If conservatives don't want federalism any more, will liberals pick up the banner? Federalism I has always been a key element of American conservatism. In 1960 the founding document of Young Americans for Freedom declared that "the genius of the Constitution—the division of powers—is summed up in the clause that reserves primacy to the several states, or to the people, in those spheres not specifically delegated to the Federal government." Ronald Reagan ran for president promising to send 25 percent of federal taxes and spending back to the states. As Republicans took control of Congress in 1995, Newt Gingrich stressed that "we are committed to getting power back to the states."
Lately, though, conservatives—at last in control of both the White House and both houses of Congress—seem to have forgotten their longstanding commitment to reduce federal power and intrusiveness. Instead, they have taken to using their newfound power to impose their own ideas on the whole country.
Conservatives once opposed the creation of a federal education department. Congressional Republicans wrote: "Decisions which are now made in the local school or school district will slowly but surely be transferred to Washington... The Department of Education will end up being the Nation's super schoolboard. That is something we can all do without." But President Bush's No Child Left Behind Act makes every local school district accountable to federal bureaucrats in Washington.
The 2002 election law imposed national standards on the states in such areas as registration and provisional balloting. A 2004 law established federal standards for state-issued drivers' licenses and personal identification cards. President Bush's Project Safe Neighborhoods transfers the prosecution of gun crimes from states to the federal government. The administration is trying to persuade federal courts to block implementation of state initiatives on medical marijuana in California and assisted suicide in Oregon.
Perhaps most notoriously, President Bush and conservatives are pushing for a constitutional amendment to ban gay marriage in all 50 states. They talk about runaway judges and democratic decision-making, but their amendment would forbid the people of Massachusetts, Connecticut, California, or any other state from deciding to allow same-sex marriage. Marriage law has always been a matter for the states, and it is strikingly centralist to impose one uniform marriage law on what conservatives used to call "the sovereign states."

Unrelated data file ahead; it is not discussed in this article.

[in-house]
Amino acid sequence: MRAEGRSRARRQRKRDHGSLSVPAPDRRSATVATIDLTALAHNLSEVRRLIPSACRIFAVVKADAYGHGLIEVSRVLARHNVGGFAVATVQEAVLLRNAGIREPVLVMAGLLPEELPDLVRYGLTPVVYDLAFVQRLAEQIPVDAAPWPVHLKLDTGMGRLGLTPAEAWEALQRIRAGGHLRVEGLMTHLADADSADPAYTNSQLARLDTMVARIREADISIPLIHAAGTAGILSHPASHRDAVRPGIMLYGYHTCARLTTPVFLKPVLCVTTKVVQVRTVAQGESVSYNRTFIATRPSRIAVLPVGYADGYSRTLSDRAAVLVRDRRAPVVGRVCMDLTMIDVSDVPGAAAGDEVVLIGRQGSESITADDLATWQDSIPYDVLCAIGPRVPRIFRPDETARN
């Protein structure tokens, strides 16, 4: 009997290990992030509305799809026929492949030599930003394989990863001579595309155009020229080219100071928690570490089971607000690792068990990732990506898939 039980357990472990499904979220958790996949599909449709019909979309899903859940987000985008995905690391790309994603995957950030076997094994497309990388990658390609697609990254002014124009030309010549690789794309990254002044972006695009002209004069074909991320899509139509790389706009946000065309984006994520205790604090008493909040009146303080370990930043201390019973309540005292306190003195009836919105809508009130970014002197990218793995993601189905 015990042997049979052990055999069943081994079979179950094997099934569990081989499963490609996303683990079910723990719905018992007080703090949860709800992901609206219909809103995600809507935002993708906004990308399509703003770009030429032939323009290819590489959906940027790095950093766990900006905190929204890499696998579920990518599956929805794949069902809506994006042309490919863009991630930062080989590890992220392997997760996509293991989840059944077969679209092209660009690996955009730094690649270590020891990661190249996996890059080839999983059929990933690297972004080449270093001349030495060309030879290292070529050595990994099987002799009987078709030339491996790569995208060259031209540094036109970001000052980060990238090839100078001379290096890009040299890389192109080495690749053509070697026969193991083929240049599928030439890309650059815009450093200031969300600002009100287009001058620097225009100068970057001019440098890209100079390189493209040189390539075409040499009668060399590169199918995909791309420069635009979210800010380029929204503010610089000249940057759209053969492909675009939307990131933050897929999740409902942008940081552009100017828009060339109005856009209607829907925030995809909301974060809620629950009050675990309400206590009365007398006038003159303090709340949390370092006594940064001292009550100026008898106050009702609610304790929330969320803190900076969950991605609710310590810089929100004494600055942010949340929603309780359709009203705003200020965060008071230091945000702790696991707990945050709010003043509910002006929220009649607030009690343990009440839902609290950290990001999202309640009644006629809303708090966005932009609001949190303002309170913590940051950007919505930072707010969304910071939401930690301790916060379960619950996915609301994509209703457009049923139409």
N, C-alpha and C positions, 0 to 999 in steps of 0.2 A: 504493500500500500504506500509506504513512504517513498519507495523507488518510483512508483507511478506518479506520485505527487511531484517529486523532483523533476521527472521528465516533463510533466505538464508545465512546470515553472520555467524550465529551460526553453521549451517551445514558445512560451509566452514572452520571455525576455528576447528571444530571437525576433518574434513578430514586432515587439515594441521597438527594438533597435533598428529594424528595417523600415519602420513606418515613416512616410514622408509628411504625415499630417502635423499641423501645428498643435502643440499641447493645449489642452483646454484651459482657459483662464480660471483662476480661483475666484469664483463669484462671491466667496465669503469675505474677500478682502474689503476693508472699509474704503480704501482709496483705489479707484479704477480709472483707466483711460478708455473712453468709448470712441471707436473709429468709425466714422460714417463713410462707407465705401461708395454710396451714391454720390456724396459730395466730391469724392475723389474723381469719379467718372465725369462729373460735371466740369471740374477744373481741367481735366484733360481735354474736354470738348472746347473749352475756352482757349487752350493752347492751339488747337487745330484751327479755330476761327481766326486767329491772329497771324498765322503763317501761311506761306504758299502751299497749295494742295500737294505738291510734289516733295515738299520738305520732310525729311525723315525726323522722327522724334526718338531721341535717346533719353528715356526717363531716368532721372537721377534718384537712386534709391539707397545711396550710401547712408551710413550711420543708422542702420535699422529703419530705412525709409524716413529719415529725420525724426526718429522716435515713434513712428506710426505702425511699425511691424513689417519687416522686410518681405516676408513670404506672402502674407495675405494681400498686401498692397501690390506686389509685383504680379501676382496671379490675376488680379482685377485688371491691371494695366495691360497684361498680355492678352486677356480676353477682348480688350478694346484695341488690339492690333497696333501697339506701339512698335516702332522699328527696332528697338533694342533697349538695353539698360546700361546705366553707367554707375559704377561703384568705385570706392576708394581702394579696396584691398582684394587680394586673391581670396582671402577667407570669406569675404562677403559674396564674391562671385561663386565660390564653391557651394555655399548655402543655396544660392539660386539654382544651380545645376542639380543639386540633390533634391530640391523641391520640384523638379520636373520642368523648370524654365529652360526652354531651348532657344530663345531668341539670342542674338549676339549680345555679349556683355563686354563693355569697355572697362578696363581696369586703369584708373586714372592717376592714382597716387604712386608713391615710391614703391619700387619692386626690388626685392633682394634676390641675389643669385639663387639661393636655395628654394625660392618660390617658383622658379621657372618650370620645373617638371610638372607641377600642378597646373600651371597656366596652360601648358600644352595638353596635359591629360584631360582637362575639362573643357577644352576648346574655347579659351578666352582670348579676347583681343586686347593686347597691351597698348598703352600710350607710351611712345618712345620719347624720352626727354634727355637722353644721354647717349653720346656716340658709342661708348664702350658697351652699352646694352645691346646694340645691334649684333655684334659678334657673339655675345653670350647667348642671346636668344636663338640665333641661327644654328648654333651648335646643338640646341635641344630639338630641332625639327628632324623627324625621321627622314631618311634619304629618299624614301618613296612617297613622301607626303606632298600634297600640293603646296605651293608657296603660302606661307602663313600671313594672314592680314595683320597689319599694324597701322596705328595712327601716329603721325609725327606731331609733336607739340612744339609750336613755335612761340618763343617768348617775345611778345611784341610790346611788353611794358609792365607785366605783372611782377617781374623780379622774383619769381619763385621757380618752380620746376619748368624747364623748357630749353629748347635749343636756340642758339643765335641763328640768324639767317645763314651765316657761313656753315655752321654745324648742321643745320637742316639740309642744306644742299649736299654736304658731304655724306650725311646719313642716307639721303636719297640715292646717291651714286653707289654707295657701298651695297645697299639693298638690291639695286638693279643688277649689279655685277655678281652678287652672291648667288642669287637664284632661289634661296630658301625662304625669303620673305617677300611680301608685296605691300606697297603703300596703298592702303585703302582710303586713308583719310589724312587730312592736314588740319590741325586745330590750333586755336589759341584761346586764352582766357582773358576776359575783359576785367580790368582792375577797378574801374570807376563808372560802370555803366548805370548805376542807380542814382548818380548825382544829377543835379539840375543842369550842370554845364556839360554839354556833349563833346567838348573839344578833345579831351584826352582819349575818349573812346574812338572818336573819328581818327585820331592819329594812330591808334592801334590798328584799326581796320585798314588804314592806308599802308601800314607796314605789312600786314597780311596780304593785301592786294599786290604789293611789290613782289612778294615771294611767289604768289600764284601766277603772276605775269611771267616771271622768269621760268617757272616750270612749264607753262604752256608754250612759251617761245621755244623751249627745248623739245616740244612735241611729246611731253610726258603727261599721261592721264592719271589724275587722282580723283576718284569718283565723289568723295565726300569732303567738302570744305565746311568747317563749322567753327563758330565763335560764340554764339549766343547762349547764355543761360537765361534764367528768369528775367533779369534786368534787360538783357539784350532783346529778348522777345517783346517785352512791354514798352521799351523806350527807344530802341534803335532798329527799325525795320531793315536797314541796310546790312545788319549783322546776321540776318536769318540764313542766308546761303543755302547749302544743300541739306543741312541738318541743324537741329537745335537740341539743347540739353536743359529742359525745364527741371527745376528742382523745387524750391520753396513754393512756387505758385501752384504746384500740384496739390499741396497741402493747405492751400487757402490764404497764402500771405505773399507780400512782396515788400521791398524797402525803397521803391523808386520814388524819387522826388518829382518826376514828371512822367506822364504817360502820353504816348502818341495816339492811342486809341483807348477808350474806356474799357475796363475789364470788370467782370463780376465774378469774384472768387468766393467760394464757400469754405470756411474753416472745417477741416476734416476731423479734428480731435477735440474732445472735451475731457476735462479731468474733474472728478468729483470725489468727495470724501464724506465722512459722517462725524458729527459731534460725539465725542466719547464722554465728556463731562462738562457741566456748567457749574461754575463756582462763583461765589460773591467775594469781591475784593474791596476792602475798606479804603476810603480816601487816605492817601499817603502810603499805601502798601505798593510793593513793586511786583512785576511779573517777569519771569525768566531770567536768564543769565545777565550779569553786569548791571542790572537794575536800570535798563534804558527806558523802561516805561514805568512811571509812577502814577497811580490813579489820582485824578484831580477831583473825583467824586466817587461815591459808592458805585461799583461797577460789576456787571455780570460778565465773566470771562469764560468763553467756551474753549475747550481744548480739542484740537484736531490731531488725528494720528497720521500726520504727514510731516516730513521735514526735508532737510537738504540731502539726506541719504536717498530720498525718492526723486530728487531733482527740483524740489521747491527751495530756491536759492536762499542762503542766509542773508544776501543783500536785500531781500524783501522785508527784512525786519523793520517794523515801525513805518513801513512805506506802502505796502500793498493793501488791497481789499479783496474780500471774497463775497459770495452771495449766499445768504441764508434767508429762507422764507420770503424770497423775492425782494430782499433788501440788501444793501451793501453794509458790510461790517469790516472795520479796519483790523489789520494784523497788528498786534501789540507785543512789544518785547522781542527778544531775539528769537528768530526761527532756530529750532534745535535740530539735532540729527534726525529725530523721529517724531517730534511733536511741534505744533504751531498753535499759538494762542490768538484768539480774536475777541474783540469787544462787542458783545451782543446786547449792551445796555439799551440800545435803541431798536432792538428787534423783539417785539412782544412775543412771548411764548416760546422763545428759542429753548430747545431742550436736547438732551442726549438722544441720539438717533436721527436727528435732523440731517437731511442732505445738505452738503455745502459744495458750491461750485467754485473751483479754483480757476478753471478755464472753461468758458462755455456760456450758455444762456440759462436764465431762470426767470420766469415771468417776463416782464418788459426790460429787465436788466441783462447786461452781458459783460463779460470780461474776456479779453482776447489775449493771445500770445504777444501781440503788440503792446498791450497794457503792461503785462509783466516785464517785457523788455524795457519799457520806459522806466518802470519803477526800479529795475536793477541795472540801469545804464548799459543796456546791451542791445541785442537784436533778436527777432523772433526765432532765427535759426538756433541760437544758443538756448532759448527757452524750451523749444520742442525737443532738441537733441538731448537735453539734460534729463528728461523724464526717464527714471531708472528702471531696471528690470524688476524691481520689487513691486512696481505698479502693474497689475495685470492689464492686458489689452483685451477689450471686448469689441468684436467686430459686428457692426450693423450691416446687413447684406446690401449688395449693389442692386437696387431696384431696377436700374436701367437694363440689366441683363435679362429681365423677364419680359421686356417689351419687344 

Most recently we have the specter of the Republican Congress seeking to override six Florida court decisions in the tragic case of Terri Schiavo, intruding the federal government into yet another place it doesn't belong. Asked on Fox News about the oddity of conservatives seeking to override states' rights, Weekly Standard editor Fred Barnes responded passionately: "Please! States' rights? Look, this is a moral issue."
Which is what liberal Democrats always said, of course, as they spent 50 years eroding federalism and expanding the power of the federal government at" every turn. They had a point when it came to the civil rights laws; Southern states were violating the constitutional rights of black citizens. But that was no excuse for federalizing everything from the minimum wage to the speed limit to environmental regulations. For decades liberals scoffed at federalist arguments that the people of Wisconsin or Wyoming understood their own needs better than a distant Congress. They brought more and more power to Washington, overriding state legislatures and imposing mandates on every nook and cranny of governance.
Now those chickens have come home to roost. Republicans run Washington, and they're using the federal power that liberals built in ways that liberals never envisioned.
Some liberals are rediscovering the virtues of federalism. They dimly recall that Justice Louis Brandeis called the states "laboratories of democracy" and are seeking to pursue their own policies at the state level when they fail in Washington. The prospect of a constitutional amendment banning gay marriage has made some liberals appreciate the virtues of having 50 states, each free to make its own marriage law. Some have even come to appreciate the value of diversity: Virginia and Vermont may have different marriage laws, and that's OK. Maybe it would even be OK for Los Angeles and Louisiana to have different environmental regulations.
But most liberals can't give up their addiction to centralism. Even as they rail against federal intervention in the Schiavo case—arch-liberal Eleanor Holmes Norton, the District of Columbia's delegate in Congress, discovers for the first time in her life that "the bedrock of who we are" is the "Founders' limited vision of the federal government"—they push for stricter regulations on painkillers, a higher national minimum wage, and federal gun control laws.
No one really supports federalism these days except libertarians. And the American people, who oppose the congressional intervention in the Schiavo case by 82 percent and believe by 78 percent that the federal government has too much power.
Only one modern political party has a history of taking federalism seriously, but Republicans have decided to abandon this principle to pander to small but vocal constituencies. The nation will be poorer for it.